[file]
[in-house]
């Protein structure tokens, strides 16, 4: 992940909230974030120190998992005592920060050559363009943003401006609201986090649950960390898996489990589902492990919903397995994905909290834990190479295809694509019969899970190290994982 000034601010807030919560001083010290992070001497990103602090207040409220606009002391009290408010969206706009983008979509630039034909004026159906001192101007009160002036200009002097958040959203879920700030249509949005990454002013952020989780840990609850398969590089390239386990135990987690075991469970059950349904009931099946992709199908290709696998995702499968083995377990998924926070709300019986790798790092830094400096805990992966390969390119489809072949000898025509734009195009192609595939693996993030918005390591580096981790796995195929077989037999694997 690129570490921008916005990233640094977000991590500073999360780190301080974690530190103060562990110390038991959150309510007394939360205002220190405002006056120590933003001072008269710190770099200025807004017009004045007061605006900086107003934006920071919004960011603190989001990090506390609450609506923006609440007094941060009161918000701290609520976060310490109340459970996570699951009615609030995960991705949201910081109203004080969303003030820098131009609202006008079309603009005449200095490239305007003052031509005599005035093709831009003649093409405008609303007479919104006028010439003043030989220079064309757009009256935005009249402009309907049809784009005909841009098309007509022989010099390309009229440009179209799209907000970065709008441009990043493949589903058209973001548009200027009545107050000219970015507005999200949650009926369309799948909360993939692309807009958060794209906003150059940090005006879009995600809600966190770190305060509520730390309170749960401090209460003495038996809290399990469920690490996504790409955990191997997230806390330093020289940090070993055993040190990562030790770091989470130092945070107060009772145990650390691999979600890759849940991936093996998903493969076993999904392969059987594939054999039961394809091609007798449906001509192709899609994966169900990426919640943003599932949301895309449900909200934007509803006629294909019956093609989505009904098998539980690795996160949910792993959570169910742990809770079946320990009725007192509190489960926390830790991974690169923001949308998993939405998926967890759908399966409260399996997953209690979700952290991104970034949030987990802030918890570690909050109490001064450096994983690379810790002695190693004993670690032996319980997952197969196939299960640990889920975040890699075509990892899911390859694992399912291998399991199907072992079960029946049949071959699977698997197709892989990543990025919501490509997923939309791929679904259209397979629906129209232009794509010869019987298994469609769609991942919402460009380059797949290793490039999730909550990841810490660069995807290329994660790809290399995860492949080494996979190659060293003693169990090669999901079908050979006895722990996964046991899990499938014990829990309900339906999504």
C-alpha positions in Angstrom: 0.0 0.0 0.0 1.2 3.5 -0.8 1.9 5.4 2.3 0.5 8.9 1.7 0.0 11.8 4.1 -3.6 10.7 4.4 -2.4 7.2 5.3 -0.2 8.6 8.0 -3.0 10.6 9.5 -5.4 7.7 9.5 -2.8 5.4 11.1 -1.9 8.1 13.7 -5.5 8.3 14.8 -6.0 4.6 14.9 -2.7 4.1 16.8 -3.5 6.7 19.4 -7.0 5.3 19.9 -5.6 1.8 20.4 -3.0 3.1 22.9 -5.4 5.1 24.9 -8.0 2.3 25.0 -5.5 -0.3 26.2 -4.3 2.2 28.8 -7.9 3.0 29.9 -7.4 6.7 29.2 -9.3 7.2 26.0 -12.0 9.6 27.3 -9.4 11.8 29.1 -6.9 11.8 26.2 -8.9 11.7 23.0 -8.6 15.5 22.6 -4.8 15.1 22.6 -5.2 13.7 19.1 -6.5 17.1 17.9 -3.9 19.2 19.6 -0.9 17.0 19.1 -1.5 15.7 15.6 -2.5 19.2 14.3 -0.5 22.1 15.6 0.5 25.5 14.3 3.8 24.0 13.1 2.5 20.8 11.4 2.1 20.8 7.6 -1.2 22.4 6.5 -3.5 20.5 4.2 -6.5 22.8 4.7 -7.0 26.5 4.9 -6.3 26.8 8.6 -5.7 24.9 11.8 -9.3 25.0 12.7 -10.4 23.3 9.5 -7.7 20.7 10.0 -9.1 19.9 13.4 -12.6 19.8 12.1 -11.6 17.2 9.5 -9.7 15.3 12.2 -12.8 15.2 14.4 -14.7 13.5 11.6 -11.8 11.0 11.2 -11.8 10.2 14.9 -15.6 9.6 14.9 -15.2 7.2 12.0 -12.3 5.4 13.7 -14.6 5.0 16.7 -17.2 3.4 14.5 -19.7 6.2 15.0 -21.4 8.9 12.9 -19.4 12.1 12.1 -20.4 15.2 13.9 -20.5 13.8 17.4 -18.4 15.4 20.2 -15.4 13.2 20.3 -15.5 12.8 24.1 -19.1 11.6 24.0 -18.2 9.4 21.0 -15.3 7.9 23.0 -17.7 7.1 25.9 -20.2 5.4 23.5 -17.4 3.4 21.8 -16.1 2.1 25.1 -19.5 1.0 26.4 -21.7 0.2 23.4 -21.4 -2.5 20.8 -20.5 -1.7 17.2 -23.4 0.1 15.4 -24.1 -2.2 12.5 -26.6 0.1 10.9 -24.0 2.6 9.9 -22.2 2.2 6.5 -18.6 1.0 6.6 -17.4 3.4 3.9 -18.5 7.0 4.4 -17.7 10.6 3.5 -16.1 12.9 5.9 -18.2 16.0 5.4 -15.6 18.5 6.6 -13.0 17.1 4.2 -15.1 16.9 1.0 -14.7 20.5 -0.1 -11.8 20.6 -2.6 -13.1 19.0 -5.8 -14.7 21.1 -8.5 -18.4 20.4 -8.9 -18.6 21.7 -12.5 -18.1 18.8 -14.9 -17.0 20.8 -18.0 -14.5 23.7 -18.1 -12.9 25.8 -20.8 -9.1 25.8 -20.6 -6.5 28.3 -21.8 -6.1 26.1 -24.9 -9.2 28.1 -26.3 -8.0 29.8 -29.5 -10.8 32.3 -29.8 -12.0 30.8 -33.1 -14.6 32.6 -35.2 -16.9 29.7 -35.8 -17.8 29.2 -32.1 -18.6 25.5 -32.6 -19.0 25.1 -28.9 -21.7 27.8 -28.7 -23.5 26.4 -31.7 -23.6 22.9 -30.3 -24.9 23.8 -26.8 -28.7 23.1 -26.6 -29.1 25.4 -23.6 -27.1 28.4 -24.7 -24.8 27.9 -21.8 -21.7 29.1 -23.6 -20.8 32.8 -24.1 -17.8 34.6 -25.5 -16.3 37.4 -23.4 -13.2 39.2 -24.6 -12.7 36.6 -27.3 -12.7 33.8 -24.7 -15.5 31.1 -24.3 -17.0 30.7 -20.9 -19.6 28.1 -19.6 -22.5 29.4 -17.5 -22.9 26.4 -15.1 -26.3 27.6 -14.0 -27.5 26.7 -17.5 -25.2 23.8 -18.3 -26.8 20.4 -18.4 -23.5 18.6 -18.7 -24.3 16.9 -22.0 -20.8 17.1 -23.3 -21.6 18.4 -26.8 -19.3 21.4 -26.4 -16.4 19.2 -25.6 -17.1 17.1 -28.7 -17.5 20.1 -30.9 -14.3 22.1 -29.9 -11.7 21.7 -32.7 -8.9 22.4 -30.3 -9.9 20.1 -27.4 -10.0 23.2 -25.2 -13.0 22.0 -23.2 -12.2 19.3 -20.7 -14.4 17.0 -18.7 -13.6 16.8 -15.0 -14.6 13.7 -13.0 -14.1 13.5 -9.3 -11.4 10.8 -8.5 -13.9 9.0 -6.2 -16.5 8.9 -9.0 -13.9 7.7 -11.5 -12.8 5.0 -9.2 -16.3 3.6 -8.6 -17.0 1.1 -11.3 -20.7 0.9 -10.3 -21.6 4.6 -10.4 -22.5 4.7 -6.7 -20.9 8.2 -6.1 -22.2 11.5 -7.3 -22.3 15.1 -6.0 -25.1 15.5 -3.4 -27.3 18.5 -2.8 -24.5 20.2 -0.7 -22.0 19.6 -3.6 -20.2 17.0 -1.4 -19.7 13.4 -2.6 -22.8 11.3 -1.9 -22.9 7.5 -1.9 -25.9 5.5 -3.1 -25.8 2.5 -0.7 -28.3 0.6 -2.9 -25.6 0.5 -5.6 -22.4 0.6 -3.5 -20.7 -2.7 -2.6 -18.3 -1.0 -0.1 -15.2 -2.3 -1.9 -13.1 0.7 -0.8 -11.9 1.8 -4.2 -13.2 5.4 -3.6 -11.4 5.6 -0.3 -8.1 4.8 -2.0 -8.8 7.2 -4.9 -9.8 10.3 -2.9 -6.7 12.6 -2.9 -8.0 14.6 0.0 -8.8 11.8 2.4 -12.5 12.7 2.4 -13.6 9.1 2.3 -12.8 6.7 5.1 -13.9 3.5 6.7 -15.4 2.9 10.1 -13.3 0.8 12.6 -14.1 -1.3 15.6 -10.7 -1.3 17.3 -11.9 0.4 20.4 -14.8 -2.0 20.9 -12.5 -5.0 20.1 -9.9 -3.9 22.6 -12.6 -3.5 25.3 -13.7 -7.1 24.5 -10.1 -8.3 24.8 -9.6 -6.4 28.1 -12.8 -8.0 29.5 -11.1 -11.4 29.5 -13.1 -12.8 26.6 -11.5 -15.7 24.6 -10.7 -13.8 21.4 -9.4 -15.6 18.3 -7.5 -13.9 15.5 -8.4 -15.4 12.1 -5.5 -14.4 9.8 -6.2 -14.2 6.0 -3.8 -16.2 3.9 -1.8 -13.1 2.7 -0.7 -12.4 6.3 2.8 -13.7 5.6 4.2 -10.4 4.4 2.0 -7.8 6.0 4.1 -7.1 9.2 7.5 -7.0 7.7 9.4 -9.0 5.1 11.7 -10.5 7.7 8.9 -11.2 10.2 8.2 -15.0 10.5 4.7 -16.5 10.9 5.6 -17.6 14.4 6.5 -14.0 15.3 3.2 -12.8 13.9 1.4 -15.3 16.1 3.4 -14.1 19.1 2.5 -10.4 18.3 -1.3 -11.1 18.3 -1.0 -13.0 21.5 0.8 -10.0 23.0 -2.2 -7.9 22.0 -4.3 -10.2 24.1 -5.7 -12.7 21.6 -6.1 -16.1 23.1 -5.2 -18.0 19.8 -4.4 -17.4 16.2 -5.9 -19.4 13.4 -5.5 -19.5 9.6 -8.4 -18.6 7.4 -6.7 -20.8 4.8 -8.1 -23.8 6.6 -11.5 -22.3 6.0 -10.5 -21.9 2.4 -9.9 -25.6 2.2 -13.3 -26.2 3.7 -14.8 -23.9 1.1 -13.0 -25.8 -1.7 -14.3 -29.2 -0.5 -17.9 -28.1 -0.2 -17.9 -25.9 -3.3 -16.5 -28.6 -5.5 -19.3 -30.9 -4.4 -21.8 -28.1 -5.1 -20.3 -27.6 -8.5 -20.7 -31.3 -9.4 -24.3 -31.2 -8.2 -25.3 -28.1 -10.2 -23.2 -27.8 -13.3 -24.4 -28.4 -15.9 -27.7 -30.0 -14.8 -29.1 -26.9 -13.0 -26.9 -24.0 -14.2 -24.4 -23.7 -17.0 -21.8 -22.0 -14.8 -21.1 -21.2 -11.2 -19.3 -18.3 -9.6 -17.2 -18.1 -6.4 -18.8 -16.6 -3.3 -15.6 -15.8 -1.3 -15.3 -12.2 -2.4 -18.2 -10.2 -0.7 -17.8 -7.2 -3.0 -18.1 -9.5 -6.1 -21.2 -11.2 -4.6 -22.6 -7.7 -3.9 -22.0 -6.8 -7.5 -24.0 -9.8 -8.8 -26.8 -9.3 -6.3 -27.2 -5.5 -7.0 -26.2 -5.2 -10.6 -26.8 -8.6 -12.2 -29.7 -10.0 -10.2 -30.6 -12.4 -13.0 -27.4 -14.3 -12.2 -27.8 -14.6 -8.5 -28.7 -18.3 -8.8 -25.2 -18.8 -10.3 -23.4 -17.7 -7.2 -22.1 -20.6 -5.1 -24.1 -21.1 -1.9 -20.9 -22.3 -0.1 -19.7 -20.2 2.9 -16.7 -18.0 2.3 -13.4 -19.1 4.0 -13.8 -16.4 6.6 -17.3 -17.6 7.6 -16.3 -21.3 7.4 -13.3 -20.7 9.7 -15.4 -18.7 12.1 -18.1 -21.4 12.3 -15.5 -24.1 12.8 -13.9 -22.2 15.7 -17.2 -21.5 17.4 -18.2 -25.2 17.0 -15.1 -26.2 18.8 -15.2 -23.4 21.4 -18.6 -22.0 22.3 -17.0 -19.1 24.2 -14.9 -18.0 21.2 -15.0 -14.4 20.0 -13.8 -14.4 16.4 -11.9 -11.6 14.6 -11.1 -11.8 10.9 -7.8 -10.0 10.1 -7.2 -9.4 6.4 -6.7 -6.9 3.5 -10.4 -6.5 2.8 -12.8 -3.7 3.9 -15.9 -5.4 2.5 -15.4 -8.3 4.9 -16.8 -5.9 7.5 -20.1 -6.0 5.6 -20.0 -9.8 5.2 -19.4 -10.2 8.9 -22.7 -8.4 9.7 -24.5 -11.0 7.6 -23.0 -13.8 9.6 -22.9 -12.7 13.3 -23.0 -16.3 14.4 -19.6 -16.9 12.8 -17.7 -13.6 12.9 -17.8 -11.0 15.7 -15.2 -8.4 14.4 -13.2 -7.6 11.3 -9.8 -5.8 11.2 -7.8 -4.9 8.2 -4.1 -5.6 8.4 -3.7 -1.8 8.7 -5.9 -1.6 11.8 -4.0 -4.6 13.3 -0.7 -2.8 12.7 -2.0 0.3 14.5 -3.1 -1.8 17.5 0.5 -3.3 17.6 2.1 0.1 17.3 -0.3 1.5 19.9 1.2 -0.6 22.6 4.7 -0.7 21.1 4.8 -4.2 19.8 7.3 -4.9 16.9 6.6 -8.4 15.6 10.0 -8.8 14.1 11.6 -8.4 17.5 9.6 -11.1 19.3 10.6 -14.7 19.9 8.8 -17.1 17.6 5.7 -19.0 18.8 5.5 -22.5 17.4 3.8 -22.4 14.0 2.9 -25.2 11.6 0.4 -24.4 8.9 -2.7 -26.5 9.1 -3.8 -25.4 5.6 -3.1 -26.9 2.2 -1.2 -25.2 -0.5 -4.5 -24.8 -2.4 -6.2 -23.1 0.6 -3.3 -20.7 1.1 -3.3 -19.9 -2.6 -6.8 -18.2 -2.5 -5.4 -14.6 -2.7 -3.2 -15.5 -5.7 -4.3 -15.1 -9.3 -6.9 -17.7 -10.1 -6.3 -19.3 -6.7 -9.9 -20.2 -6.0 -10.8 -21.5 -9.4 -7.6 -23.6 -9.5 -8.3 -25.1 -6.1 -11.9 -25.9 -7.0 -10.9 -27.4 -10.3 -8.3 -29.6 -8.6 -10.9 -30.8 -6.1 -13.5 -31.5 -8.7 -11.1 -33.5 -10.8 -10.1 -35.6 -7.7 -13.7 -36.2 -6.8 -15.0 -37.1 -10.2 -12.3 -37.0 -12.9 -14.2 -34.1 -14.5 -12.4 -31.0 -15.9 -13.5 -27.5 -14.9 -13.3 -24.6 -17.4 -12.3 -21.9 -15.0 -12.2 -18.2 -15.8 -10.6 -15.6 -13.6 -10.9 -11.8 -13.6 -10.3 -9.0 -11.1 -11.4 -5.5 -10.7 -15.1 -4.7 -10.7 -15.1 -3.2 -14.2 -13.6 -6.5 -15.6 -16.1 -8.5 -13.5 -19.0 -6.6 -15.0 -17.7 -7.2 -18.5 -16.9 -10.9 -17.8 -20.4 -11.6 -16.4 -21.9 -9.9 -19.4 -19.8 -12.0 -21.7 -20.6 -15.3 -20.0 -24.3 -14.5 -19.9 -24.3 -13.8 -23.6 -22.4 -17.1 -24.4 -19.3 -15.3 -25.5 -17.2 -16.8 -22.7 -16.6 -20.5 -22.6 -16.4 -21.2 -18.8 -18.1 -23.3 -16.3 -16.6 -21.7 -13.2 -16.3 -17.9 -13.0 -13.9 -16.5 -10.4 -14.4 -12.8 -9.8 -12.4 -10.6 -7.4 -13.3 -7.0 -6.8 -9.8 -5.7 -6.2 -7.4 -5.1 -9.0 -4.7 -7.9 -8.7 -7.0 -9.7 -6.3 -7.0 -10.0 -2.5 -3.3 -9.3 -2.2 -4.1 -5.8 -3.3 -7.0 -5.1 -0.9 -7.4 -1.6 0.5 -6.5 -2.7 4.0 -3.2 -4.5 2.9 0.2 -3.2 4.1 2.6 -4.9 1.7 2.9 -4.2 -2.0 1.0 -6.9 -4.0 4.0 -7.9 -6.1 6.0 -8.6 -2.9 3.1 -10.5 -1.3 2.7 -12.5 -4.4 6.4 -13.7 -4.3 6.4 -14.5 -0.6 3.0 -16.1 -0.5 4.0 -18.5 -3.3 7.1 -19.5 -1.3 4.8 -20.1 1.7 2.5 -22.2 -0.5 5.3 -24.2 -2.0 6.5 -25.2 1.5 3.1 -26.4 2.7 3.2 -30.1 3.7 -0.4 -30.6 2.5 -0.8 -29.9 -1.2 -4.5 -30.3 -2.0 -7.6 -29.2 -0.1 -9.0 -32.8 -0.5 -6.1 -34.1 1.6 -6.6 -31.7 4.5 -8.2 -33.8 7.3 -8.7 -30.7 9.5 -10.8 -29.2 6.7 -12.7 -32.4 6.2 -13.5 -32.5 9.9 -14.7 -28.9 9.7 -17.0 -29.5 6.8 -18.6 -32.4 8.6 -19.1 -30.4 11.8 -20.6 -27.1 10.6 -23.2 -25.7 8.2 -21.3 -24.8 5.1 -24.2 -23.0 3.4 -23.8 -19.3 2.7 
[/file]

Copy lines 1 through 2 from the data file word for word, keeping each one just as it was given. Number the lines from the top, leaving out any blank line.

[in-house]
């Protein structure tokens, strides 16, 4: 992940909230974030120190998992005592920060050559363009943003401006609201986090649950960390898996489990589902492990919903397995994905909290834990190479295809694509019969899970190290994982 000034601010807030919560001083010290992070001497990103602090207040409220606009002391009290408010969206706009983008979509630039034909004026159906001192101007009160002036200009002097958040959203879920700030249509949005990454002013952020989780840990609850398969590089390239386990135990987690075991469970059950349904009931099946992709199908290709696998995702499968083995377990998924926070709300019986790798790092830094400096805990992966390969390119489809072949000898025509734009195009192609595939693996993030918005390591580096981790796995195929077989037999694997 690129570490921008916005990233640094977000991590500073999360780190301080974690530190103060562990110390038991959150309510007394939360205002220190405002006056120590933003001072008269710190770099200025807004017009004045007061605006900086107003934006920071919004960011603190989001990090506390609450609506923006609440007094941060009161918000701290609520976060310490109340459970996570699951009615609030995960991705949201910081109203004080969303003030820098131009609202006008079309603009005449200095490239305007003052031509005599005035093709831009003649093409405008609303007479919104006028010439003043030989220079064309757009009256935005009249402009309907049809784009005909841009098309007509022989010099390309009229440009179209799209907000970065709008441009990043493949589903058209973001548009200027009545107050000219970015507005999200949650009926369309799948909360993939692309807009958060794209906003150059940090005006879009995600809600966190770190305060509520730390309170749960401090209460003495038996809290399990469920690490996504790409955990191997997230806390330093020289940090070993055993040190990562030790770091989470130092945070107060009772145990650390691999979600890759849940991936093996998903493969076993999904392969059987594939054999039961394809091609007798449906001509192709899609994966169900990426919640943003599932949301895309449900909200934007509803006629294909019956093609989505009904098998539980690795996160949910792993959570169910742990809770079946320990009725007192509190489960926390830790991974690169923001949308998993939405998926967890759908399966409260399996997953209690979700952290991104970034949030987990802030918890570690909050109490001064450096994983690379810790002695190693004993670690032996319980997952197969196939299960640990889920975040890699075509990892899911390859694992399912291998399991199907072992079960029946049949071959699977698997197709892989990543990025919501490509997923939309791929679904259209397979629906129209232009794509010869019987298994469609769609991942919402460009380059797949290793490039999730909550990841810490660069995807290329994660790809290399995860492949080494996979190659060293003693169990090669999901079908050979006895722990996964046991899990499938014990829990309900339906999504």